Yoga has been steadily netting students and practitioners in the Capital, spurred on by the marking of the discipline with an International Day, it appears.
The four-week foundation course at the Morarji Desai National Institute of Yoga, an autonomous organisation under the AYUSH ministry, attracts 200 participants every month.
Almost 90% of them want to stay on and learn more, said institute director Dr Ishwar Basaraddi. “People who once experience the benefits of yoga want to definitely continue it,” he said.
Huaz Khas-based yoga instructor Seema Sondhi attributed Yoga’s rising popularity among Delhiites to the Yoga Day. “Although Europeans and Americans were increasingly doing yoga, it was dying in India. We were too focused on modernisation and gymming. The Yoga Day has brought our traditional practice to the forefront,” said Sondhi, who has been running classes in Delhi for the past two decades.
She felt the trend is also fuelled by Delhiites becoming more health conscious and open to a holistic approach.
Similarly, the number of applications for a diploma to train as yoga trainers at the Morarji institute has almost tripled.
“After the celebration of the first Yoga Day, we got 569 applications. The year before, we got 220. The interesting thing is that doctors, engineers and people from other professions are also choosing to do the course,” said Dr Basaraddi.
This year on International Yoga Day, twice as many people turned up at Atre Yoga Studio in south Delhi’s Shahpur Jat, said instructor Zubin Atre. “The people who came for this class stuck on for regular classes,” said Atre, also the author of ‘It takes two to Yoga’.
After the first International Yoga Day last year, he saw a surge in the number of queries for a 200-hour teacher training course that he runs.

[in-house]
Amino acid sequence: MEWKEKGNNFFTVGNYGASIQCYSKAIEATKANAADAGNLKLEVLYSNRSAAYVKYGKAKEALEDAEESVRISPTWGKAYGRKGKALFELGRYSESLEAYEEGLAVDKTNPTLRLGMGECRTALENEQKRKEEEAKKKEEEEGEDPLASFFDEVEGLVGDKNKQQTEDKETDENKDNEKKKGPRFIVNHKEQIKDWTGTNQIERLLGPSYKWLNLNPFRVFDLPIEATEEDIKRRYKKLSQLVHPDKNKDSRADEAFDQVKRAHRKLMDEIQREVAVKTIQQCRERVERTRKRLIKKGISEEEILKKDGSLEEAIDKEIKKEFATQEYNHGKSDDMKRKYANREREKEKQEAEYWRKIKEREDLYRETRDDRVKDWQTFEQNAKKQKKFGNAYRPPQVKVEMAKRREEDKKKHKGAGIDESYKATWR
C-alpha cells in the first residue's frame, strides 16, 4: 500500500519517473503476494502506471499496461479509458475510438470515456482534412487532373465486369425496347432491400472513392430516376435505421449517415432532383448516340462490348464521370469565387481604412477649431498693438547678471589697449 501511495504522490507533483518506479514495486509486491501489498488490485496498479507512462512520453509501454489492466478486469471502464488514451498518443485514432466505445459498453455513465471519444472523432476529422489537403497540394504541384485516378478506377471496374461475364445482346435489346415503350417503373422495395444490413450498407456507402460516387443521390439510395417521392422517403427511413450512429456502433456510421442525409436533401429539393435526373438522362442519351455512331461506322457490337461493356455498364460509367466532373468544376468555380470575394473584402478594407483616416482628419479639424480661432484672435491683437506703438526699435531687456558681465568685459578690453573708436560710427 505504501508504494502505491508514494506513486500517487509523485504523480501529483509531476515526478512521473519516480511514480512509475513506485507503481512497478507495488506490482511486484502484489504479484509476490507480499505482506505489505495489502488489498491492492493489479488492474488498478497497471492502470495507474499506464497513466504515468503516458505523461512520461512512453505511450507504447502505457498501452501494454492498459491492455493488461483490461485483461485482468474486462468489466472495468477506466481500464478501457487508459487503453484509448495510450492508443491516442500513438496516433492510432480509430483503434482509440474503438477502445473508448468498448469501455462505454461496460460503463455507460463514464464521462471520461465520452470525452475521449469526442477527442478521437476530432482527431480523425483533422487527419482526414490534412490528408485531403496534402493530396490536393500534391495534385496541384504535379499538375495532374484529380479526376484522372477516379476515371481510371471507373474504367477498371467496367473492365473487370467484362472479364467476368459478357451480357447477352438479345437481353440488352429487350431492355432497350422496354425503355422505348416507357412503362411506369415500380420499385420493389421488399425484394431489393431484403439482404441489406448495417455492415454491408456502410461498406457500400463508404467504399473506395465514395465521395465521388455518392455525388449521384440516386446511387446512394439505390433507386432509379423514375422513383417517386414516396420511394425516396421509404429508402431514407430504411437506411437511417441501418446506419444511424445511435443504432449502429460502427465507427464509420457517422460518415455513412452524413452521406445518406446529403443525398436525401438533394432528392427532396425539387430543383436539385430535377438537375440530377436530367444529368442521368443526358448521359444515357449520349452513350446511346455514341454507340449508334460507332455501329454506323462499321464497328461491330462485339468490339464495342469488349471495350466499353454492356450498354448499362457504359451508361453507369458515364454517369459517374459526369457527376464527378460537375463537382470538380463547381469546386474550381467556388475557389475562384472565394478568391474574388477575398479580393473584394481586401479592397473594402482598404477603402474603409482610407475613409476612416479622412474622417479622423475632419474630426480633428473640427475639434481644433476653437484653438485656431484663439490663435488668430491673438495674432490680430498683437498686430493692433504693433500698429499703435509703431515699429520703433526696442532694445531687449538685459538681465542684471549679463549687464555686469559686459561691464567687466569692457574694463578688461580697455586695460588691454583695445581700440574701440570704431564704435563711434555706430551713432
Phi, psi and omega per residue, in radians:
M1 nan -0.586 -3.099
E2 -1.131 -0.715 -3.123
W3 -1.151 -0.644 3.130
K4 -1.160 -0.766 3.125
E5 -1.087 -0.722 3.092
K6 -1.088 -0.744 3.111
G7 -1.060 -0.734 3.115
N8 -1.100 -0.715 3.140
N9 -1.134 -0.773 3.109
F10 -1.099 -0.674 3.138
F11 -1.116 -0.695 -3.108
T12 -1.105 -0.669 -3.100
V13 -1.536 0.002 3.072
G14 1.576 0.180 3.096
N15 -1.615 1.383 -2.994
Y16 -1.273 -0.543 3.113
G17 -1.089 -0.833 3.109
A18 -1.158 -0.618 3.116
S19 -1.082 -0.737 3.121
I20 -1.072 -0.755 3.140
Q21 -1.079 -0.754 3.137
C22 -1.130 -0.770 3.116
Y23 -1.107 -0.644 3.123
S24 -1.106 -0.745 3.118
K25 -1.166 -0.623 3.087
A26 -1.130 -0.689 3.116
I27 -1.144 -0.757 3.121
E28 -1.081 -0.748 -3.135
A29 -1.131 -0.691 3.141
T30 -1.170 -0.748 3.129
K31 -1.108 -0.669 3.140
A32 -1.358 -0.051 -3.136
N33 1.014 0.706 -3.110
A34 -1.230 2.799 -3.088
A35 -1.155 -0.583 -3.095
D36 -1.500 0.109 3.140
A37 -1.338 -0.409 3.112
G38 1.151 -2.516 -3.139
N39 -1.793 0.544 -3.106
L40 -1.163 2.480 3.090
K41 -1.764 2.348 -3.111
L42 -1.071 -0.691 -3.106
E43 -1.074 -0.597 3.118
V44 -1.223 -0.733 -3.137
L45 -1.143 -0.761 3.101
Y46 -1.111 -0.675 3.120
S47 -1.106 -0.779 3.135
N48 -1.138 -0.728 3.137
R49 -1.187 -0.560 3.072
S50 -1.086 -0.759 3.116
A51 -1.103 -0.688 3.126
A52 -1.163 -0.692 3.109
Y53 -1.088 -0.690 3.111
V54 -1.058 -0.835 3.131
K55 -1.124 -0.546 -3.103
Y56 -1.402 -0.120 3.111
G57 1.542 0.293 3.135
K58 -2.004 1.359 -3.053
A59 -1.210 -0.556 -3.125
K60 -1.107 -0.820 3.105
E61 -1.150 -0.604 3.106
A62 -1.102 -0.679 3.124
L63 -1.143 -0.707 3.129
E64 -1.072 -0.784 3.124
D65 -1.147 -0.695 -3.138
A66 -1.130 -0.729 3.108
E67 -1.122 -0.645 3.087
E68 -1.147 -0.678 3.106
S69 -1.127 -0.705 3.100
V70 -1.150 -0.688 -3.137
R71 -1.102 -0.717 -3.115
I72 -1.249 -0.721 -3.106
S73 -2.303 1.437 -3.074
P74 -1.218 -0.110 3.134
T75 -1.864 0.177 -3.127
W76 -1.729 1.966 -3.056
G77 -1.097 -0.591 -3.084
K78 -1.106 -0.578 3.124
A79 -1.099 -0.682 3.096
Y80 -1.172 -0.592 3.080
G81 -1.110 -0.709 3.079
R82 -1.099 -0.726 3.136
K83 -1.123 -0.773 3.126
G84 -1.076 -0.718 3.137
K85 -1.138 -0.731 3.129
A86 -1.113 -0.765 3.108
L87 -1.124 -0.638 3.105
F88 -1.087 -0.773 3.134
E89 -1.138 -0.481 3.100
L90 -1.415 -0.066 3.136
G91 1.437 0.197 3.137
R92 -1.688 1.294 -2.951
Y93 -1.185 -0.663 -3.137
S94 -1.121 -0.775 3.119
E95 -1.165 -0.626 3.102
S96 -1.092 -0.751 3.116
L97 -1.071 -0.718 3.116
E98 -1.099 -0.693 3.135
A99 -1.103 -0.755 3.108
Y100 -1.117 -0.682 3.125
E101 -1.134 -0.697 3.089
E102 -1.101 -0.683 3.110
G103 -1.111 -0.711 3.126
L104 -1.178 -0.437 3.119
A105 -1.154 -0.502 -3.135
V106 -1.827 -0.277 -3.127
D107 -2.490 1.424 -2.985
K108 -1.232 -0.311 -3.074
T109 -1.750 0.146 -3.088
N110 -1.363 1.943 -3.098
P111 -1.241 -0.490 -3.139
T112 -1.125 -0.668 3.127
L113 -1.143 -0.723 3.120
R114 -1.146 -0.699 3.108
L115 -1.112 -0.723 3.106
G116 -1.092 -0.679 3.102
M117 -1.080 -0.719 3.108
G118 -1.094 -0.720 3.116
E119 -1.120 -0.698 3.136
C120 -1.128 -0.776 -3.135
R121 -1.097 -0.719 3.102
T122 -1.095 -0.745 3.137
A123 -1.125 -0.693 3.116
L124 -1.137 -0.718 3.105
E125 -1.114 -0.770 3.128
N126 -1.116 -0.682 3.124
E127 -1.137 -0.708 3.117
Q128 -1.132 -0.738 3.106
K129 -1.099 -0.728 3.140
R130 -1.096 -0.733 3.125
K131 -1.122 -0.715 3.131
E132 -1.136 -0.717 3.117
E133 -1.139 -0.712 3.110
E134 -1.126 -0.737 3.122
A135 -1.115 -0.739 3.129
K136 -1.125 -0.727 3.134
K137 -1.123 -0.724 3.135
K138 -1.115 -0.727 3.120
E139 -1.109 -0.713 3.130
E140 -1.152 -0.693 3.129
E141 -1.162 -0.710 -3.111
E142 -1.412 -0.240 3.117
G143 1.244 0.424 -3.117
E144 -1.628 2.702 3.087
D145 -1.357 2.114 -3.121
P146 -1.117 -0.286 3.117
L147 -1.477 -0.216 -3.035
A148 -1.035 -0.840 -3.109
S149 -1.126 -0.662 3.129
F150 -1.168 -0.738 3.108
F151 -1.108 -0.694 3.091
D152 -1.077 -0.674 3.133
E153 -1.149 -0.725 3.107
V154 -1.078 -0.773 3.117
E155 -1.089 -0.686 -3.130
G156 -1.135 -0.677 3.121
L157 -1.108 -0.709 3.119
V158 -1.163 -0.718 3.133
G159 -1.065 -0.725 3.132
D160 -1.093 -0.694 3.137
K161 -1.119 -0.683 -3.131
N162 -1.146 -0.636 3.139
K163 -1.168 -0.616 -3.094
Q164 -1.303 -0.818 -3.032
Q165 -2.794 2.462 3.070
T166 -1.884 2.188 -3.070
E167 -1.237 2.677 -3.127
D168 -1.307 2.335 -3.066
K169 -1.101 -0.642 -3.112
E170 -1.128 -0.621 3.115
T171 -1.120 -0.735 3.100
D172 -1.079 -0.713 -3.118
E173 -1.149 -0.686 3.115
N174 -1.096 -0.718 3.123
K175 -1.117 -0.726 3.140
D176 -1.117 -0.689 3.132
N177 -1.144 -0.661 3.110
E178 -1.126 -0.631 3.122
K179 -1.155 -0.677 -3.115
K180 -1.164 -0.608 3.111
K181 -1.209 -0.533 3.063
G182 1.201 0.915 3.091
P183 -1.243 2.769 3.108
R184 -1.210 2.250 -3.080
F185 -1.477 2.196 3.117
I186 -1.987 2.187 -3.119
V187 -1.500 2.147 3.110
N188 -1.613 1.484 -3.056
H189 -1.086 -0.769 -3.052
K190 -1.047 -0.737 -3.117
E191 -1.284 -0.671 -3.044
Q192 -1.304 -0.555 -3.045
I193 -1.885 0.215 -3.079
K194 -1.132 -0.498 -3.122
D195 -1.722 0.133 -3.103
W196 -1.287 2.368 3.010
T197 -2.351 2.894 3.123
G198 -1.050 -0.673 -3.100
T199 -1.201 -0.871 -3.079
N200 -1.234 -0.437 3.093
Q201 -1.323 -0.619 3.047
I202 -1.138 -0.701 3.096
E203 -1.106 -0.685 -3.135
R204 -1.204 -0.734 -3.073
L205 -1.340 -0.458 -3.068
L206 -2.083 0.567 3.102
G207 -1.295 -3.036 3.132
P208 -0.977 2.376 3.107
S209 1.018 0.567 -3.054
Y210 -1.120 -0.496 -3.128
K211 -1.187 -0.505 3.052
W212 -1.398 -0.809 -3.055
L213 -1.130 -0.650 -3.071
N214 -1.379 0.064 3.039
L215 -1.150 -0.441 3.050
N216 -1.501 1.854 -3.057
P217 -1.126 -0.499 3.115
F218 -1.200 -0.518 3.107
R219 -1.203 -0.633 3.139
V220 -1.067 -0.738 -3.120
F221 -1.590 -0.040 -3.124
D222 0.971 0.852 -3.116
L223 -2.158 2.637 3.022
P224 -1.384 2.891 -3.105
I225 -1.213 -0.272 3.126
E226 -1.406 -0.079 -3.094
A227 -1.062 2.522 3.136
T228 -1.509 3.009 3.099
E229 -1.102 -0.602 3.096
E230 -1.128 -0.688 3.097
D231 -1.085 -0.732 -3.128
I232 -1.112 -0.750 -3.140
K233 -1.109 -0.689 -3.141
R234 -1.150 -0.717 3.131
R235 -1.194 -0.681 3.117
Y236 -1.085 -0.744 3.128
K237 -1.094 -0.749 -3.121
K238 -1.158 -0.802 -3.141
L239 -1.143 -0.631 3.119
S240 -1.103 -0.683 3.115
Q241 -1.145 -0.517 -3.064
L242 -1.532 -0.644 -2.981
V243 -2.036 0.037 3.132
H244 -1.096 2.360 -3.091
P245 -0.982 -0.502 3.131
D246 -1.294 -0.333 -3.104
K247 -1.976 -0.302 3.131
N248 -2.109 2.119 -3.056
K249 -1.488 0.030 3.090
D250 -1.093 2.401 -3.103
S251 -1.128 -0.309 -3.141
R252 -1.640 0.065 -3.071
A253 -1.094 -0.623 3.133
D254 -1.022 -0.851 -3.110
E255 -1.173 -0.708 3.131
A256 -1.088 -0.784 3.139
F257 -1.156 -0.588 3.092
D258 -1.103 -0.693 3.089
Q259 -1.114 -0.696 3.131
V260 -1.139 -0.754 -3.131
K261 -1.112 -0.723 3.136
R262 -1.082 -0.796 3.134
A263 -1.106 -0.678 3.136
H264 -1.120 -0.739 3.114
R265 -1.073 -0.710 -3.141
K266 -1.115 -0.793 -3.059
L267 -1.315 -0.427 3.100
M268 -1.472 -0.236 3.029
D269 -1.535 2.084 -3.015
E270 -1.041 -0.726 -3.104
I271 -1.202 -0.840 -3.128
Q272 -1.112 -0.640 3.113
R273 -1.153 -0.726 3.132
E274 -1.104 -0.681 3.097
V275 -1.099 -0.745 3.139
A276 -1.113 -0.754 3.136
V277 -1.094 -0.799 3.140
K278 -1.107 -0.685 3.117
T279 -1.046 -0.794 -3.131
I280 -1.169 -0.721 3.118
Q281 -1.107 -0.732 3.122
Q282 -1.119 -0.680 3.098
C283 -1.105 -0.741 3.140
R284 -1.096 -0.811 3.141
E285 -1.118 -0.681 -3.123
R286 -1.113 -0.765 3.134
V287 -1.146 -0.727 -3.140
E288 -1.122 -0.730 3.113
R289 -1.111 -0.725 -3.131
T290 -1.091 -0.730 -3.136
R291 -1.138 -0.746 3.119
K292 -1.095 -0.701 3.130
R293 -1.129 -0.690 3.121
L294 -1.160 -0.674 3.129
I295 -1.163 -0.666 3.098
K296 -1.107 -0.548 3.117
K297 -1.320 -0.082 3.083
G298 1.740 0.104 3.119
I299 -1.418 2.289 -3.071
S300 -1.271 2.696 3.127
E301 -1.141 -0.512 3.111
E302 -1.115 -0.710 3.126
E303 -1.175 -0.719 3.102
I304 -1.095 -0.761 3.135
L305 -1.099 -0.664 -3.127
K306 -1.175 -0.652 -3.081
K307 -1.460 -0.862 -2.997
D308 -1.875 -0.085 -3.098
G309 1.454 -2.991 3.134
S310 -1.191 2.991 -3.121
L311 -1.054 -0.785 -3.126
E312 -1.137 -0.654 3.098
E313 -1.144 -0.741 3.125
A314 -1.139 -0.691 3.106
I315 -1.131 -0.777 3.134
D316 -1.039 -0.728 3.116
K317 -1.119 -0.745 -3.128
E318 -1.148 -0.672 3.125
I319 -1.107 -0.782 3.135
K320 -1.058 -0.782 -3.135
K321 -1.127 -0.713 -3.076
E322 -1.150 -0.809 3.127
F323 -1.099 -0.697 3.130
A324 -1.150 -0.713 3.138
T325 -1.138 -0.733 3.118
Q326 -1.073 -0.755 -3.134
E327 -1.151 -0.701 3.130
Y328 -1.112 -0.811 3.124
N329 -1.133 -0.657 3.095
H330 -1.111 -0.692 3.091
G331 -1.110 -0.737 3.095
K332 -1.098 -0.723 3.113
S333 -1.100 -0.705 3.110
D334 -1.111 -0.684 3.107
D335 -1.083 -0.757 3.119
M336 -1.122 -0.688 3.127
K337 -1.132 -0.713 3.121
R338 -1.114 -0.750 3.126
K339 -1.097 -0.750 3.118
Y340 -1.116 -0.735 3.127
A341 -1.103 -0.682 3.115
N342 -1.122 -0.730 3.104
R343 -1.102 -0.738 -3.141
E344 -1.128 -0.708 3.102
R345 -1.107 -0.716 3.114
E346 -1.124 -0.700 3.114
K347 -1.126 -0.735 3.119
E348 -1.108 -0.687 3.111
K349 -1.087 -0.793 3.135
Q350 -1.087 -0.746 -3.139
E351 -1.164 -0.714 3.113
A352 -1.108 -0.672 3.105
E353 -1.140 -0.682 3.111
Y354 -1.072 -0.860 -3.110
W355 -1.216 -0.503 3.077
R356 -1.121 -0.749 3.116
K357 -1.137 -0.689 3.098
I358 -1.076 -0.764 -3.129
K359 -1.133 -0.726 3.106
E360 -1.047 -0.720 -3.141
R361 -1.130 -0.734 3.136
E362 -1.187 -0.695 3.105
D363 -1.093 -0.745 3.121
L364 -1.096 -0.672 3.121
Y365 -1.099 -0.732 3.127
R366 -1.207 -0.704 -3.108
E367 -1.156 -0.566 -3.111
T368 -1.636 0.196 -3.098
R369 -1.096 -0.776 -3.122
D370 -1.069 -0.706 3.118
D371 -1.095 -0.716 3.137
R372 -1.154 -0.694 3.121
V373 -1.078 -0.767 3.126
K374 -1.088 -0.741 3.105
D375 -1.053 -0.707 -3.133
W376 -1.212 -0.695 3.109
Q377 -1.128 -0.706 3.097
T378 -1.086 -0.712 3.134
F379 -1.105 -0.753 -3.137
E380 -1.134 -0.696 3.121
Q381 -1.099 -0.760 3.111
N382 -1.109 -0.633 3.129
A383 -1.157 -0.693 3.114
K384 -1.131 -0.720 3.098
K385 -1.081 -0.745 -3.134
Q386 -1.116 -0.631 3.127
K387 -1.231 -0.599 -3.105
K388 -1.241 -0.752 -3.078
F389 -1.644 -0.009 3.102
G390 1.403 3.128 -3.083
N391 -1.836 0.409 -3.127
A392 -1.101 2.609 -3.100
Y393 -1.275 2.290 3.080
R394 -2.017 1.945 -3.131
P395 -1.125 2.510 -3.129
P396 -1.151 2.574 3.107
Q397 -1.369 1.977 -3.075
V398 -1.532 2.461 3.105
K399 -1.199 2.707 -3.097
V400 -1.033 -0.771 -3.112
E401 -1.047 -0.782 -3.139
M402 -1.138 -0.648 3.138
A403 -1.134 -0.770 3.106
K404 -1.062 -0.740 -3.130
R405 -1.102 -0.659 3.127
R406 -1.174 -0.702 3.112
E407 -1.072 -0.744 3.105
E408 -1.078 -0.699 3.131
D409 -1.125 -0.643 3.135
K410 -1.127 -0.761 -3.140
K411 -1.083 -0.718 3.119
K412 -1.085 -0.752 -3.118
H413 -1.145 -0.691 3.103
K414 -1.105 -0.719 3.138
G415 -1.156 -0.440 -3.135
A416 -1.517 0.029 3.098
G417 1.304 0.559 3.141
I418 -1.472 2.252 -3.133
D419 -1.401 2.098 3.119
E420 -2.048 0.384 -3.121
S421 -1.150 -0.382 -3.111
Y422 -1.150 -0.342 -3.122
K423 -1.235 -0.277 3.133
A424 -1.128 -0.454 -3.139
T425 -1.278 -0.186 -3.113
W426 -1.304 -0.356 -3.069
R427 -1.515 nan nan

Yoga trainer Preeti Kumari echoes the view. Since June 21 this year, she has been getting 30 calls every day.
“There is usually a surge in the number of people enquiring for classes right after the Yoga day, but this year we are seeing that most people who called followed through and joined the class,” said the trainer with Nityam Yoga Centre in east Delhi’s Laxmi Nagar.
The celebration is also making Yoga a mass movement, felt Dr Basaraddi. “This year, several organisations volunteered to conduct the event and train people before Yoga Day. People spontaneously joined the celebration across 200-odd locations in the city. People, several times more than what was expected, turned up at the venues where the event was organised by the AYUSH ministry,” he said.
Taking a cue from people’s positive response to Yoga, the AYUSH ministry is also trying to make it more accessible by stationing trainers at parks.
Hospitals such as the All India Institute of Medical Institute have also integrated Yoga with their treatment regimen. “Yoga classes have been happening at the institute for the last 10 years maybe, but, there is more focus now,” said Dr Rima Dada, a professor at the lab for molecular reproduction and genetics at AIIMS. She said they have been studying Yoga’s impact on ageing, infertility, rheumatoid arthritis and glaucoma for three years now.